Home » Frequently asked Questions on Health » When does one require surgery for disc prolapse?

When does one require surgery for disc prolapse?

Q: I am a 20 years old girl. From the past 8 months I have been having right leg pain originating from the hips. Recently, an MRI has been done and the doctor says that I am suffering from disc prolapse in L4-L5 regions. Some experts also say that it is a slip disc. I have already consulted three doctors, out of which one doctor, who is a neurosurgeon, has advised a surgery without a second thought. Another doctor has advised complete bed rest along with the use of a corset and no surgery at present. I am very worried as to what to do now, as I don't want to go for a surgery right now. Can you please help me decide?

A:I can understand your dilemma. Most people that are normal would like to avoid a surgical intervention. When you get a conflicting opinion there can be greater confusion. Allow me to clear your mind of this confusion. First of all slip disc and disc prolapse are all terms used to loosely describe the same problem that is of intervertebral disc that has protruded or come out beyond its normal confines. This is a degenerative process hastened by several environmental, occupational and genetic factors. The discs normally take care of the shock absorbing function in the spine and to some extent allow the suppleness of your back. Once it degenerates or protrudes beyond its confines, symptoms come on because it pinches some nerves in the neighbouring area. There are several theories on the cause of pain in a disc prolapse but important thing is to realise that once a disc has come out there is nothing that can put it back. It can never regain its normal shock absorbing function. Medicines and exercises only help the body to cope with the problem, nothing more. The issue of strict bed has been laid to rest by an excellent study reported in the New England Journal of Medicine, where it is clearly proven by a randomised control study that it is not necessary to have strict bed rest. Those patients that are allowed activities governed by their tolerance to pain followed by exercises do the best. So you do not need to be confined to bed. Surgery is specifically indicated only when you have: 1. Intractable and severe pain, or2. Recurrent attacks of pain that cuts into your economic activity, or 3. Objective significant paralysis in some muscle groups, or 4. Complete paralysis coming on including urinary and bowel symptoms. These are the only indications for surgery. In the pre MRI era, we also used to have another indication of doubtful diagnosis. From your history I do not think you fall into any of these and therefore there is no harm in waiting. Having said that, your doctor will need to guide you regarding your physical signs. Do not go by the MRI report. Surgery is based on patient’s symptoms and signs and not on the MRI severity of disc prolapse. In case surgery is required, it is reasonably safe and patient is out of bed in 48 hours time with stitch removal in two weeks and back to activity in three to four weeks. Microsurgery is only one technique and I do not think it makes too much difference in outcome other than the size of the incision. But make sure it is done from a centre where these surgeries are done regularly. As far as delay in surgery is concerned the world authority on back pain, Alf Nachemson from Sweden, has found that there is no significant difference between the long-term findings between the operated and un-operated cases. I hope I have been able to clear some of your doubts.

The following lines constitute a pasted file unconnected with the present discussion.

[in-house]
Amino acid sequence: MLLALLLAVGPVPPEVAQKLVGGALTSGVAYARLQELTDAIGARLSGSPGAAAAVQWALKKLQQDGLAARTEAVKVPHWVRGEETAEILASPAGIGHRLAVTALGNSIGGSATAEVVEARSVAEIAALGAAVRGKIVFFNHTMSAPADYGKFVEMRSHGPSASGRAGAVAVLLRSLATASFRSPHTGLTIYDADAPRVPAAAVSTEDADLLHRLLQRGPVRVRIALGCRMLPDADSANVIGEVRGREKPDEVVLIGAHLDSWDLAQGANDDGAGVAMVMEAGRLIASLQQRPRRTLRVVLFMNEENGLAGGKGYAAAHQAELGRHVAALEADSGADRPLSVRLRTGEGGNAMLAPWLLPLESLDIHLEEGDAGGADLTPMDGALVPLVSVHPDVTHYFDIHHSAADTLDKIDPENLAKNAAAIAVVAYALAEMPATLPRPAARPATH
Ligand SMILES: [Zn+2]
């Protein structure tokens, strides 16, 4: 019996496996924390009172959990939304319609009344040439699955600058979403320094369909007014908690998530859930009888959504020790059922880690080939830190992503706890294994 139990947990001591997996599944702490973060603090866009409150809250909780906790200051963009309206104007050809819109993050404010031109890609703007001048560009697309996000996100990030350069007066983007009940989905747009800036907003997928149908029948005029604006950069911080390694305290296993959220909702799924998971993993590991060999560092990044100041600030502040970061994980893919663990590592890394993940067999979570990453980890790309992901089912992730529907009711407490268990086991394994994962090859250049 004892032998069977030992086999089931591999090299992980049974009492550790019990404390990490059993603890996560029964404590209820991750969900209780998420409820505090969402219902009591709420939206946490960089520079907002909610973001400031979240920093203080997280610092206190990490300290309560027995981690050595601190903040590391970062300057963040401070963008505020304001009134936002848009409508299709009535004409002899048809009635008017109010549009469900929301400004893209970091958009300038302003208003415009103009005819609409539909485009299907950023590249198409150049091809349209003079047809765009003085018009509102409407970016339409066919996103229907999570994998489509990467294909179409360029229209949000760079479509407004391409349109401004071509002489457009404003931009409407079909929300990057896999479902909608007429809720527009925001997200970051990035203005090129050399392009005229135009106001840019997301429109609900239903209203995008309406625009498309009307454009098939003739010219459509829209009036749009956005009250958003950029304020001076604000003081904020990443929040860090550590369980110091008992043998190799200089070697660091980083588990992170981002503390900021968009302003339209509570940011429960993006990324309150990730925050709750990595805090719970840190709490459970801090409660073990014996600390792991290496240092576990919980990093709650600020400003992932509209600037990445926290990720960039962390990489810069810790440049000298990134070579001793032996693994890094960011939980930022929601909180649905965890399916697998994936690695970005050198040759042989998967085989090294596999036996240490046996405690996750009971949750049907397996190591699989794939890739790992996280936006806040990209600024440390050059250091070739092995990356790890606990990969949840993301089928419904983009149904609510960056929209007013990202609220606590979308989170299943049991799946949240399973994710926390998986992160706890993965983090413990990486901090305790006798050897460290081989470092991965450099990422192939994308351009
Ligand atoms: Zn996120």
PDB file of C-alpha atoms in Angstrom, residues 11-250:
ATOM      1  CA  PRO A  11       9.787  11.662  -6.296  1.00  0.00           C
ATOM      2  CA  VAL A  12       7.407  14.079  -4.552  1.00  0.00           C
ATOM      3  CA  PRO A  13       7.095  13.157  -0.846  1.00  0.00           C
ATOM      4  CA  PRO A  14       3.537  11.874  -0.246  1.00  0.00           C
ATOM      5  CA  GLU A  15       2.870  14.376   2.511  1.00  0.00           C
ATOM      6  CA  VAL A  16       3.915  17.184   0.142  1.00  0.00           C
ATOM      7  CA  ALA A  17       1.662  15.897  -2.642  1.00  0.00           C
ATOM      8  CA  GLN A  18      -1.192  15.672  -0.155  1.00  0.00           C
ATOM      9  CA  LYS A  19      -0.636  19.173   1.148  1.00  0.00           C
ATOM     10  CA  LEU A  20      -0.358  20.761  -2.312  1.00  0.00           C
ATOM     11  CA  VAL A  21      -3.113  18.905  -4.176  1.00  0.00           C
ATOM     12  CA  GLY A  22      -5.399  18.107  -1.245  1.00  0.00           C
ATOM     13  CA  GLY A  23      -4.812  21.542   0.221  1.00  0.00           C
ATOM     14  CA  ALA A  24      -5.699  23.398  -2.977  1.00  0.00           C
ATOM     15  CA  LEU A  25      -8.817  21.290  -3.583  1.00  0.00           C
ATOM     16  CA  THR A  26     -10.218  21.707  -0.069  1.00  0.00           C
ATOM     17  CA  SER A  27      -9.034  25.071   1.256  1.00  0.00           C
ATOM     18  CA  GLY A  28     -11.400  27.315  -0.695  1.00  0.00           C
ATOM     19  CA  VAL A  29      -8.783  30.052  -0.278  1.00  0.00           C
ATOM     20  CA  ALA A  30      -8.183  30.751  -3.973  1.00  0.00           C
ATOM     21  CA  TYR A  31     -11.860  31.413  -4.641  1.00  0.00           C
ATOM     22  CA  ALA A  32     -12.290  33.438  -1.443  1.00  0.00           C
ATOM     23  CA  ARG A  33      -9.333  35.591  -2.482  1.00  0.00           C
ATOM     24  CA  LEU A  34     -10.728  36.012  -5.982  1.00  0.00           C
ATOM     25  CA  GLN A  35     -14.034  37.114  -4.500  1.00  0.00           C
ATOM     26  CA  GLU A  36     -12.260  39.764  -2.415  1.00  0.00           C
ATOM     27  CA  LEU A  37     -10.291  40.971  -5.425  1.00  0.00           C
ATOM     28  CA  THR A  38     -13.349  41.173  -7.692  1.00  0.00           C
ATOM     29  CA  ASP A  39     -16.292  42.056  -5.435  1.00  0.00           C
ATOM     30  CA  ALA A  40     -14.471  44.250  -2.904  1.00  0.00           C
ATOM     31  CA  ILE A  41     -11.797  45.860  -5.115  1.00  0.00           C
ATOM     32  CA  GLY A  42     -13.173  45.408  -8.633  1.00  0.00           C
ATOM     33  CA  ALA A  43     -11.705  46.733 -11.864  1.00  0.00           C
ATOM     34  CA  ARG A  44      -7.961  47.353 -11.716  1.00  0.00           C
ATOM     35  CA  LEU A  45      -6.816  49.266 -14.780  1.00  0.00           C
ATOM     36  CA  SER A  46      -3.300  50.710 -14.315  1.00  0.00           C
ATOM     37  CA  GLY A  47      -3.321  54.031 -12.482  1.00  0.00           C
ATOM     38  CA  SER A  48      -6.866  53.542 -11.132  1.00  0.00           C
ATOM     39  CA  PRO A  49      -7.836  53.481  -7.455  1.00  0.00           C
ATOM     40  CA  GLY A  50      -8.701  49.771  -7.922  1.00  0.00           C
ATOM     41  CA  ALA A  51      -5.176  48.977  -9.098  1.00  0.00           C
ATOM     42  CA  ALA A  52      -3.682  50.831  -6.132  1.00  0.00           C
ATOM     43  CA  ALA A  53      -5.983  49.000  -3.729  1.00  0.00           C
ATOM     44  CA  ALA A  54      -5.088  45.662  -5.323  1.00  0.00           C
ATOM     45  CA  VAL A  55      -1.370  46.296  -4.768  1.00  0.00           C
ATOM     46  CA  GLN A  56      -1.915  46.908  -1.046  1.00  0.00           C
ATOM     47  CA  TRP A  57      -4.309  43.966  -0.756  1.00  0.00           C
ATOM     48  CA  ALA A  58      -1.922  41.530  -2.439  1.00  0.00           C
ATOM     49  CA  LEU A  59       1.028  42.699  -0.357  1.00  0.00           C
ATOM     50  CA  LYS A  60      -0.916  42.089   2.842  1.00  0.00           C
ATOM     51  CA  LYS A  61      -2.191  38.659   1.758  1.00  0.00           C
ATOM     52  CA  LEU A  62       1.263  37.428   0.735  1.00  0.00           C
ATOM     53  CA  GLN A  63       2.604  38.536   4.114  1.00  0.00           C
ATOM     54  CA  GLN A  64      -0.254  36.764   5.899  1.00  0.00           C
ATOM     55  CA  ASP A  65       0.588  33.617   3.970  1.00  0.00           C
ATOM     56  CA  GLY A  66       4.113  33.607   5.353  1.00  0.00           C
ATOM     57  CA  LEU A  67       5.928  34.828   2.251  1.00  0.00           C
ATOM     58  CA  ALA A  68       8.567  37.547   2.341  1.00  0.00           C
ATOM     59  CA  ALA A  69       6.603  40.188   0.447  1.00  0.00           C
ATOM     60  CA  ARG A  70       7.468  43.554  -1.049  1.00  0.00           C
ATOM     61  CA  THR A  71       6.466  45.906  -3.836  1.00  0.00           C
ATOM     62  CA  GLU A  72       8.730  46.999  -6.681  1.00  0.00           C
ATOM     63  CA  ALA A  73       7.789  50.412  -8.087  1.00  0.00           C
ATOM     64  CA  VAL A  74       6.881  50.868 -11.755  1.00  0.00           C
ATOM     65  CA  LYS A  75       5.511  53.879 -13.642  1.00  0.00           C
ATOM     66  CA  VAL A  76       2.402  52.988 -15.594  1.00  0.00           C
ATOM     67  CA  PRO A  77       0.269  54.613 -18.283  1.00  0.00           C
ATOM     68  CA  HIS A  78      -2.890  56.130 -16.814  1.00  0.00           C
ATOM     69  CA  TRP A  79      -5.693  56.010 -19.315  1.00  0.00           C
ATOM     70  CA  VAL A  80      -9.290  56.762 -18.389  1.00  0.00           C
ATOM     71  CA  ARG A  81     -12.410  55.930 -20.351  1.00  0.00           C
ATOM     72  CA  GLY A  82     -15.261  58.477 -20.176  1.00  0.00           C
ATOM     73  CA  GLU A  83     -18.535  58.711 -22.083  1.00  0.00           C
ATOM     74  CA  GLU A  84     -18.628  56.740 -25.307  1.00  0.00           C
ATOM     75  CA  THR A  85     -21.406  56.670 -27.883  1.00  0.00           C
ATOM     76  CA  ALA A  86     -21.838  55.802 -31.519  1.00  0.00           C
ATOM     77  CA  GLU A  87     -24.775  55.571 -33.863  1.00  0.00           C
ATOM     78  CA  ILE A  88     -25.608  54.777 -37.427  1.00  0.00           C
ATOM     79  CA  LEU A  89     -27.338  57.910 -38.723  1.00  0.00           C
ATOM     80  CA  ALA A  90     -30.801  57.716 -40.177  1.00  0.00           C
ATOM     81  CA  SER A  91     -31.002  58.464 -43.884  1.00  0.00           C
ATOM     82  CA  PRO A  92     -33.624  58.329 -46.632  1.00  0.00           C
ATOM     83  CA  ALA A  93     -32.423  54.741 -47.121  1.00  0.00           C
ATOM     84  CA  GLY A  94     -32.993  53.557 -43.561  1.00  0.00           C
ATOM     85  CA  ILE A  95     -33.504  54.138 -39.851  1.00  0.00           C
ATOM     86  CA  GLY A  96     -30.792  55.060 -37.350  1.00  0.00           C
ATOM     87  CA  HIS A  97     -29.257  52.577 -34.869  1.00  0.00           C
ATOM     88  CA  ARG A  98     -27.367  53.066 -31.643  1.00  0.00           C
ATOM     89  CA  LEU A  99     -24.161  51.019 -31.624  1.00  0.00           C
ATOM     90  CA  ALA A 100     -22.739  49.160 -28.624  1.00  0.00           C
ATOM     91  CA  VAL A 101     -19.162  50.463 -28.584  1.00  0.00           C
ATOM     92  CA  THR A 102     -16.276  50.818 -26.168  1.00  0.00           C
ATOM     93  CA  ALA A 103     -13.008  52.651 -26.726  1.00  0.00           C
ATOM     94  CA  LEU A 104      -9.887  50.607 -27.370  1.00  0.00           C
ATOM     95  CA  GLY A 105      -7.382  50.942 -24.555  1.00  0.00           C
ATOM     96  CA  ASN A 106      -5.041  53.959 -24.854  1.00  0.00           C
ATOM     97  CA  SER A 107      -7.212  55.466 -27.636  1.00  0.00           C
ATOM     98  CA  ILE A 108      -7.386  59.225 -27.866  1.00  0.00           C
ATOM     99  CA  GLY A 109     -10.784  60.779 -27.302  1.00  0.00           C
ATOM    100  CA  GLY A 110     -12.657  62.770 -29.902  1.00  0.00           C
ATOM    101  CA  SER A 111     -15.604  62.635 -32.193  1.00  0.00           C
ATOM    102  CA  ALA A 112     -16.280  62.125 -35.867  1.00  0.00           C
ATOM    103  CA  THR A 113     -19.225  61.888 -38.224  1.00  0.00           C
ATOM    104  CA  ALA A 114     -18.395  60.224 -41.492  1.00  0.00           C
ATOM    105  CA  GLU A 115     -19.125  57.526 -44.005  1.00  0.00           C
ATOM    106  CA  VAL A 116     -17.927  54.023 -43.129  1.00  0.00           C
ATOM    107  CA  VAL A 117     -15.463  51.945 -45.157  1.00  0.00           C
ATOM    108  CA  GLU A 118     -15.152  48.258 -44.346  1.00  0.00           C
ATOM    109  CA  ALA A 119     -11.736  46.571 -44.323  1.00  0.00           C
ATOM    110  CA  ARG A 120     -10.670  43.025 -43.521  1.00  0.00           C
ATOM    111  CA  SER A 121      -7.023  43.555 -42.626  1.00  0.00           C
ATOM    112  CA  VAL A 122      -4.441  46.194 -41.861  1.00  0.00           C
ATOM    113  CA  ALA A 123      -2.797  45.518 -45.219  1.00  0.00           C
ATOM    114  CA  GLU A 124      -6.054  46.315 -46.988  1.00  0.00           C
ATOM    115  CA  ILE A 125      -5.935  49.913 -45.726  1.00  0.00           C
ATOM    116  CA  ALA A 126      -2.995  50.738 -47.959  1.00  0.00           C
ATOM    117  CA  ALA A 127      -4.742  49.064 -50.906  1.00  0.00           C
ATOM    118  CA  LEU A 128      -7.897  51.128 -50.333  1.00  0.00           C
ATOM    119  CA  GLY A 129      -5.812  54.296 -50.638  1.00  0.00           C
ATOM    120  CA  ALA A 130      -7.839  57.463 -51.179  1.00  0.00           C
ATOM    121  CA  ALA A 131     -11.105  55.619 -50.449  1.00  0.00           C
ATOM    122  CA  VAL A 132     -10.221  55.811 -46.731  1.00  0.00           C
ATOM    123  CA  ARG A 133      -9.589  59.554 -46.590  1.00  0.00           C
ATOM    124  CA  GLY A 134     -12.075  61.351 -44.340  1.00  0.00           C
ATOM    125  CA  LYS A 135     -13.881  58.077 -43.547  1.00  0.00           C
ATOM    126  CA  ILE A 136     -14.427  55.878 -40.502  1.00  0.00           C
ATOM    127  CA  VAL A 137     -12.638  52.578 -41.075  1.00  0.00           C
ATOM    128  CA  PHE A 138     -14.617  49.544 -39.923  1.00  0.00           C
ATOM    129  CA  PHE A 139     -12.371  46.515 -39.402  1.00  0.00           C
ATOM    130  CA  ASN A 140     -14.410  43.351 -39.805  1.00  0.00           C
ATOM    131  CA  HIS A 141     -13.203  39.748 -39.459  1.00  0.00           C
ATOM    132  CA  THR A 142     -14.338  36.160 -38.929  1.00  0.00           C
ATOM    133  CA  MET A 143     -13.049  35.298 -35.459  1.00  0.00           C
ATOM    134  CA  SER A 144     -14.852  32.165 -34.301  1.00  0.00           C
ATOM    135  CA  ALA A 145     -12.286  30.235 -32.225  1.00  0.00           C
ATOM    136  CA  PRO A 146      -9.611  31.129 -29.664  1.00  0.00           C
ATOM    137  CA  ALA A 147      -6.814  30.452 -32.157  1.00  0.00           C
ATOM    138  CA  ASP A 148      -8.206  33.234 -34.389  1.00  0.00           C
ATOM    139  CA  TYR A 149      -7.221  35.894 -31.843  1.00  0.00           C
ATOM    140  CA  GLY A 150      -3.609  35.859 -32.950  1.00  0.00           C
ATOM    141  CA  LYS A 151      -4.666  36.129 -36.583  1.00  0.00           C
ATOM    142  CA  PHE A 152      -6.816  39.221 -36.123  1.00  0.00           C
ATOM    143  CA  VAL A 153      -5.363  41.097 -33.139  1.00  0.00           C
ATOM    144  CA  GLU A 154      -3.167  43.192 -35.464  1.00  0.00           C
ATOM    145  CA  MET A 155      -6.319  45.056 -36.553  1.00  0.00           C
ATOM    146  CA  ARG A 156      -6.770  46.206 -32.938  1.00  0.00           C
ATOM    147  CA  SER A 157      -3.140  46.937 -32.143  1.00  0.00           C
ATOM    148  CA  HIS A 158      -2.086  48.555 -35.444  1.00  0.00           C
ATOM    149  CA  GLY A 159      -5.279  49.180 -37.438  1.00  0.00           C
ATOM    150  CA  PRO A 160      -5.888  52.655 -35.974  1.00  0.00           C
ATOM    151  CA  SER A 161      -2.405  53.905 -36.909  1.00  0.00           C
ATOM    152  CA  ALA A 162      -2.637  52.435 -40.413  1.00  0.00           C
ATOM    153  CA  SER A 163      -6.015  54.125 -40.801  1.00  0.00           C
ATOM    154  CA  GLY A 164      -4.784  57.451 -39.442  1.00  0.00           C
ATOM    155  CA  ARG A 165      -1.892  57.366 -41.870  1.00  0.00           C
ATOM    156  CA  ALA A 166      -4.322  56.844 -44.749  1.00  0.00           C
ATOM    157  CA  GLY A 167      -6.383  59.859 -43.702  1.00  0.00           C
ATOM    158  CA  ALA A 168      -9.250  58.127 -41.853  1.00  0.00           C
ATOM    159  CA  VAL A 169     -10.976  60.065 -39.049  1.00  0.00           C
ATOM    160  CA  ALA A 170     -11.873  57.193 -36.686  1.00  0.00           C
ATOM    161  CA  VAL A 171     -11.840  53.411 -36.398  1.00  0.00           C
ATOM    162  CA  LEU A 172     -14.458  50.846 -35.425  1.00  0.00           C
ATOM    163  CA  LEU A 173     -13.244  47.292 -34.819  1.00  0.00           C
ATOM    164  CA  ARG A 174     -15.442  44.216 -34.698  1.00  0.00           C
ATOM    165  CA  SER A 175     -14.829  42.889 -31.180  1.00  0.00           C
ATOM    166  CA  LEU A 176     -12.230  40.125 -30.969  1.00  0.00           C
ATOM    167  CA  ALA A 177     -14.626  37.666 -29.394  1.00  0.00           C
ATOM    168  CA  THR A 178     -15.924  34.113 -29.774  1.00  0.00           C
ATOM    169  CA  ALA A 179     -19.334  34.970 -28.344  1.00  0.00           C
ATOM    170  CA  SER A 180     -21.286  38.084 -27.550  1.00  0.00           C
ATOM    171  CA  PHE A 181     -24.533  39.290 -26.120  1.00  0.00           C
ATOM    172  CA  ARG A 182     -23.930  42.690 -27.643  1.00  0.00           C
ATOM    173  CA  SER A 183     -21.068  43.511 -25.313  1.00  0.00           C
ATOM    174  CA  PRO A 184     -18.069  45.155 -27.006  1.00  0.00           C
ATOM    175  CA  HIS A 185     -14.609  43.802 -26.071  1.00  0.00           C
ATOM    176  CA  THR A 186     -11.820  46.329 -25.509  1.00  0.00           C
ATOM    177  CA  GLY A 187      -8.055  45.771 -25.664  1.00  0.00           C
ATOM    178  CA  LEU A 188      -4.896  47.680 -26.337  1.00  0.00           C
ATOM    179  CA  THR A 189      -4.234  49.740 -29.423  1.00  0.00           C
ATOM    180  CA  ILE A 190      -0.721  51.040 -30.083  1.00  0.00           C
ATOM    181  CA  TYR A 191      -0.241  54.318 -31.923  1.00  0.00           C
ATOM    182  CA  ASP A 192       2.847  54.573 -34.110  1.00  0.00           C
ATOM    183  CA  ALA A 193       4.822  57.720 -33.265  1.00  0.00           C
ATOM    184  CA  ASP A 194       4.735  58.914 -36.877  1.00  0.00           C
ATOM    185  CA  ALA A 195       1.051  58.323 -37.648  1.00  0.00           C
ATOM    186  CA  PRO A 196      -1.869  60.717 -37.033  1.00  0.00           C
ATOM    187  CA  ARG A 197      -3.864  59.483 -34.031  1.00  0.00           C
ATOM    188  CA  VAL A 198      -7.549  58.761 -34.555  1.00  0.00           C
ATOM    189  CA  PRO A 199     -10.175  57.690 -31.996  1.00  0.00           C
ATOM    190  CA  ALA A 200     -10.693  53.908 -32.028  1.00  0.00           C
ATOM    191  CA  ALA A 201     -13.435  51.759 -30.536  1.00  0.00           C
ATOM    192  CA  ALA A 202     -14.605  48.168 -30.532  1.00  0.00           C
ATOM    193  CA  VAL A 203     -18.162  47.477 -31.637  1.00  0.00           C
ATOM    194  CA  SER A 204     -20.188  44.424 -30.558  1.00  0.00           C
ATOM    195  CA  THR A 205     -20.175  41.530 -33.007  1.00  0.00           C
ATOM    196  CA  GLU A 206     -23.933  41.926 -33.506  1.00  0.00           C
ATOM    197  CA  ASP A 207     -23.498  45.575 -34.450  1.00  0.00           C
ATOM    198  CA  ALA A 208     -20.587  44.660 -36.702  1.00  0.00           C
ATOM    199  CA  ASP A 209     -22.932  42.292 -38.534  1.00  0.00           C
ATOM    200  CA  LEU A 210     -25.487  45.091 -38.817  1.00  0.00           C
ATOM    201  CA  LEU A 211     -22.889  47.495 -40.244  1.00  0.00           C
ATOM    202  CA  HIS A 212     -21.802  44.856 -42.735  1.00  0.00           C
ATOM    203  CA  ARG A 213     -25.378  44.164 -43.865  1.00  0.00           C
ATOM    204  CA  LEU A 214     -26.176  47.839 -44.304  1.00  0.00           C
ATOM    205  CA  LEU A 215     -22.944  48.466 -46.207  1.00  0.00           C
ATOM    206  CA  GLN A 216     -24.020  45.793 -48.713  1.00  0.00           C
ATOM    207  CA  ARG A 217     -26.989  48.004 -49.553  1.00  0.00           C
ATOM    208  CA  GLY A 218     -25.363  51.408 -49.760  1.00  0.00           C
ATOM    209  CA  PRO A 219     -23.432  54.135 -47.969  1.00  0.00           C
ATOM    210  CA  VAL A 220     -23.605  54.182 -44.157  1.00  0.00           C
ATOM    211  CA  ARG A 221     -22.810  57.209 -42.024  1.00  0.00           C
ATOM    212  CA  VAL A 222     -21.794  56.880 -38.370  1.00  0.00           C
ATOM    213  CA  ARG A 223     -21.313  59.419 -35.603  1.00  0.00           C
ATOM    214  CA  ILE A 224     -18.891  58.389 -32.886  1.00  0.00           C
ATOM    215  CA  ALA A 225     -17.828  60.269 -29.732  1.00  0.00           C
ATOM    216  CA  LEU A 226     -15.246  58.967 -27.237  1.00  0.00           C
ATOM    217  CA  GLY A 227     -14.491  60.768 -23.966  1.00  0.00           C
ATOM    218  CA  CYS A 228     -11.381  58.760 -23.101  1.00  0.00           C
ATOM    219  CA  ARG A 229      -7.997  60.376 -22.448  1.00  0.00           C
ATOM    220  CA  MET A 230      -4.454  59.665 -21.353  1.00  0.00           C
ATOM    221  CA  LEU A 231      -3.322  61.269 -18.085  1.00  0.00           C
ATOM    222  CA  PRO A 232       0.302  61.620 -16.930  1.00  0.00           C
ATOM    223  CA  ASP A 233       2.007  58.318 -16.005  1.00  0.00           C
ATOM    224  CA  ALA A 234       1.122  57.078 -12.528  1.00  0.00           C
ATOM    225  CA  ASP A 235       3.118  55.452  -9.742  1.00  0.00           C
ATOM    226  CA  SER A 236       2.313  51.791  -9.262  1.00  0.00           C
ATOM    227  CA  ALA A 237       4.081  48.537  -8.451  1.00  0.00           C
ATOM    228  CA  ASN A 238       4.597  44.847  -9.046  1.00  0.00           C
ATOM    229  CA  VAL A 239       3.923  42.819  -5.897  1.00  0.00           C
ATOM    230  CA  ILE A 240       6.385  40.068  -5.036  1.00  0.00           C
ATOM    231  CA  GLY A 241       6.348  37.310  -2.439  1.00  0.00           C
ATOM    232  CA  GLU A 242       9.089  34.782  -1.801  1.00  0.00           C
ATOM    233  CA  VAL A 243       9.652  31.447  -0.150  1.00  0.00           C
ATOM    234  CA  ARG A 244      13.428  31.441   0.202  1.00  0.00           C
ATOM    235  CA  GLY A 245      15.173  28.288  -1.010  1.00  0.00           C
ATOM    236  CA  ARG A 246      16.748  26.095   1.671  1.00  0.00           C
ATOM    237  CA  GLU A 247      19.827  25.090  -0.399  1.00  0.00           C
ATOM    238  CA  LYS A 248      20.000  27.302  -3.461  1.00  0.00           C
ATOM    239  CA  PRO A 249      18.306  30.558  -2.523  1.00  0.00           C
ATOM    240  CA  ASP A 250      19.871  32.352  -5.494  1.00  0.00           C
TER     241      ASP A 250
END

RELATED FAQ

................... Advertisement ...................

   

FAQ

ASK OUR EXPERTS

Using 0 of 1024 Possible characters
Choose Topic
-------------------------------- Advertisement -----------------------------------